ADVERTISEMENT

ADVERTISEMENT

Nelson: Our forefathers favored neutrality

Nelson writes, "Now that we're meddling in the Russia-Ukraine war, having learned nothing from our blood-soaked interventions in Vietnam, the Philippines, Lebanon, Iraq, Somalia, Panama, World War I, Libya and many, many other imperial thrusts that had nothing to do with preserving our own liberty, we should take a look at America's founders. They were for the most part profoundly neutralist. Not isolationist—America was never that."

Ross Nelson.jpg
Ross Nelson is a resident of Casselton, N.D. and InForum opinion columnist.
We are part of The Trust Project.

“But today we have quietly adopted a tendency to interfere in the affairs of other nations, to assume that we are a kind of demigod and Santa Claus to solve the problems of the world....” (Robert Taft)

Isolationists: People “who want no part of foreign wars.” (Gore Vidal mocking interventionists' use of the term.)

Now that we're meddling in the Russia-Ukraine war, having learned nothing from our blood-soaked interventions in Vietnam, the Philippines, Lebanon, Iraq, Somalia, Panama, World War I, Libya and many, many other imperial thrusts that had nothing to do with preserving our own liberty, we should take a look at America's founders. They were for the most part profoundly neutralist. Not isolationist—America was never that.

Examine the Constitution: one of its purposes was to “provide for the common defense.” Whose defense--the world's? No, for America's defense. George Washington in his farewell address favored commerce with all, but permanent alliances with none. Why, he asks, would we mingle our destiny with Europe's or “entangle our peace and prosperity” with its ceasless wars and ambitions? The a la carte constitutionalist Mark Levin frankly rejects any kind of encumbrance on America's foreign policy and argues that Washington was only concerned about the divisiveness of taking sides. One couldn't ask for a more erroneous interpretation of his address.

Washington wasn't done yet. He condemned the bias that favors one nation over another which would lead to the illusion of a common interest where none exists. The result would be to entice America into entering foreign wars without defensive justification. Washington's warning is certainly more comprehensive than mere concern over Americans getting along with each other.

ADVERTISEMENT

Thomas Jefferson echoed that prevailing policy of neutrality in his inaugural address: “Peace, commerce, and honest friendship with all nations; entangling alliances with none.” There's nothing isolationist here. What would he make of America's 50 world-wide “defensive” treaties—trip wires or “transmission belts” of war in every corner of the earth?

In 1821 then-Secretary of State John Quincy Adams was able to boast that America for nearly 50 years had respected other nations' independence, that she had not interfered with others, “even when conflict has been for principles to which she clings....” (My emphasis.) He went on to state that fighting “under banners not her own, were they even banners of foreign independence, she would involve herself beyond the power of extrication, in all the wars....” Consequently America's policy would change from liberty to force, and America “might become the dictatress of the world.”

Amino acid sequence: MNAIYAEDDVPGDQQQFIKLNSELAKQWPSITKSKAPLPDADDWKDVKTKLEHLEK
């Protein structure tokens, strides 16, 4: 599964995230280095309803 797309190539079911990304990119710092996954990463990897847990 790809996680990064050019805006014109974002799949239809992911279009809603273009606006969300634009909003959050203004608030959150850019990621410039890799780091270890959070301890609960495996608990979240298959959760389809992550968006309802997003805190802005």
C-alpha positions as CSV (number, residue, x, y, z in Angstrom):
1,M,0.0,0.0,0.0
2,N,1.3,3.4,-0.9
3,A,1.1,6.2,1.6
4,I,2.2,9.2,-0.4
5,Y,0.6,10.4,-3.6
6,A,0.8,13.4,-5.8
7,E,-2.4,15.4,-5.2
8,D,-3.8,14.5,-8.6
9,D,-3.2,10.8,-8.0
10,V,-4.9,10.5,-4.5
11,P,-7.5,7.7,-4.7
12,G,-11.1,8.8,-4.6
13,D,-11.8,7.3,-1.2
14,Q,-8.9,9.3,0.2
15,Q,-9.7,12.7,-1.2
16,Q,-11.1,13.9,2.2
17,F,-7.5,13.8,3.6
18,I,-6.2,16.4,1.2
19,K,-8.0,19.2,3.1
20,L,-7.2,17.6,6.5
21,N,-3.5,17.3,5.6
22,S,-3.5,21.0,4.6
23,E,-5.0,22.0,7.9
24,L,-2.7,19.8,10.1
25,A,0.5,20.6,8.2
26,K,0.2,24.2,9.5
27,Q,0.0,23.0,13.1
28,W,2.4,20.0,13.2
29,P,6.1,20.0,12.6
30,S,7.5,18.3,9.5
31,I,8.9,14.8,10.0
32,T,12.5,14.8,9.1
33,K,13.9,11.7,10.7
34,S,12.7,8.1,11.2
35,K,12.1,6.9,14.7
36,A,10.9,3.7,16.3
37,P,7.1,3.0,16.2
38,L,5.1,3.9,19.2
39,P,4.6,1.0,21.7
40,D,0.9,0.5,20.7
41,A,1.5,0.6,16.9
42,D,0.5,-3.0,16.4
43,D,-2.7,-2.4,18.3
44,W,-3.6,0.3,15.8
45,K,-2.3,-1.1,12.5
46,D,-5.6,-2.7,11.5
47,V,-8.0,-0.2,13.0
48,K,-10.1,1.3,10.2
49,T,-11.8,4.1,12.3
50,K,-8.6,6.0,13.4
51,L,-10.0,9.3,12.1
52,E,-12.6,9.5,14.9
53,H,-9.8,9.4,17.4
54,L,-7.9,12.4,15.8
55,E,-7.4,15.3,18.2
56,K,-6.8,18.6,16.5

Several years later, after President James Monroe rejected the Greek plea for aid in its revolt against Turkey, Rep. Daniel Webster in Congress spoke favoring congressional recognition of and sending an ambassador of sorts to Greece. John Randolph of Roanoke shot the idea down: “If they [the Webster faction] prevail...every bulwark and barrier of the Constitution is broken down; it is become a tabula rasa...” Webster's resolution was defeated, the constitutional neutralists winning the day.

But Americans would leave all this thinking behind on their way to empire. I can think of no powerful political entity that didn't eventually turn interventionist. America is no exception.

To be continued.

Nelson lives in Casselton, N.D., and is a regular contributor to The Forum’s opinion page. Email him at dualquad413@gmail.com .

This column does not necessarily reflect the opinion of The Forum's editorial board nor Forum ownership.

READ MORE FROM INFORUM COLUMNIST ROSS NELSON
Nelson shares his thoughts on the recent election.

Opinion by Ross Nelson
Nelson lives in Casselton, N.D., and is a regular contributor to The Forum's opinion pages.
What to read next
Gates and his trust will own the land, and the family who sold it to him will farm it, and that's all legal under the law.
When the courts improperly read into the U.S. Constitution a right to an abortion that was never really there, they allowed our activists and politicians to entertain stark and unnuanced views on abortion because, thanks to the Roe precedent, they never expected to have to implement those views as law. But now that we have to, we're obliged to ensure that these laws are implemented fairly and without unintended consequences.
Mark Haugen, the Democratic-NPL candidate for North Dakota's at-large U.S. House seat, feels it's important to remember that pro-life Democrats are a part of the party. "Are we the minority? Absolutely. But that's democracy," he said. "I have to work hard at explaining my position."
"The Supreme Court's Roe v. Wade reversal last week may have awakened a sleeping political tiger — American women. A CBS News/YouGov Poll reports 67% of women oppose the decision."